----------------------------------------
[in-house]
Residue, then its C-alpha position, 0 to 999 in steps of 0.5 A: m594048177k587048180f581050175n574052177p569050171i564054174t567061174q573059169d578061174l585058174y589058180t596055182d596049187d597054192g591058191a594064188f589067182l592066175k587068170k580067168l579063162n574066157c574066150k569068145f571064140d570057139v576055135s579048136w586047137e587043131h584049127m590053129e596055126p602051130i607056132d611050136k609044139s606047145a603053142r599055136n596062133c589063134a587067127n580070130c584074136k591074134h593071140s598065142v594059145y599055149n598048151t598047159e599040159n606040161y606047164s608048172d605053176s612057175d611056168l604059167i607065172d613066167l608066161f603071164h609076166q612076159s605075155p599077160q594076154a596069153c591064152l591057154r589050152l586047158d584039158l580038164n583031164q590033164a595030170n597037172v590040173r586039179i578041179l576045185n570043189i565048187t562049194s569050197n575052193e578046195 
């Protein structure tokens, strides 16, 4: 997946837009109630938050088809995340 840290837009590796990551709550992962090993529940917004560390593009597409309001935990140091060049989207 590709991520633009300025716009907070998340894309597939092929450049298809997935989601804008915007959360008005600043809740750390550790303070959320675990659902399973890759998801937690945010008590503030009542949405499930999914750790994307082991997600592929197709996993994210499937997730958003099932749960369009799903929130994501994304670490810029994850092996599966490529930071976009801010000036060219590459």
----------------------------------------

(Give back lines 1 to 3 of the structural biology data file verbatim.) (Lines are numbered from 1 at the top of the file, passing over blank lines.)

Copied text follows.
[in-house]
Residue, then its C-alpha position, 0 to 999 in steps of 0.5 A: m594048177k587048180f581050175n574052177p569050171i564054174t567061174q573059169d578061174l585058174y589058180t596055182d596049187d597054192g591058191a594064188f589067182l592066175k587068170k580067168l579063162n574066157c574066150k569068145f571064140d570057139v576055135s579048136w586047137e587043131h584049127m590053129e596055126p602051130i607056132d611050136k609044139s606047145a603053142r599055136n596062133c589063134a587067127n580070130c584074136k591074134h593071140s598065142v594059145y599055149n598048151t598047159e599040159n606040161y606047164s608048172d605053176s612057175d611056168l604059167i607065172d613066167l608066161f603071164h609076166q612076159s605075155p599077160q594076154a596069153c591064152l591057154r589050152l586047158d584039158l580038164n583031164q590033164a595030170n597037172v590040173r586039179i578041179l576045185n570043189i565048187t562049194s569050197n575052193e578046195 
């Protein structure tokens, strides 16, 4: 997946837009109630938050088809995340 840290837009590796990551709550992962090993529940917004560390593009597409309001935990140091060049989207 590709991520633009300025716009907070998340894309597939092929450049298809997935989601804008915007959360008005600043809740750390550790303070959320675990659902399973890759998801937690945010008590503030009542949405499930999914750790994307082991997600592929197709996993994210499937997730958003099932749960369009799903929130994501994304670490810029994850092996599966490529930071976009801010000036060219590459």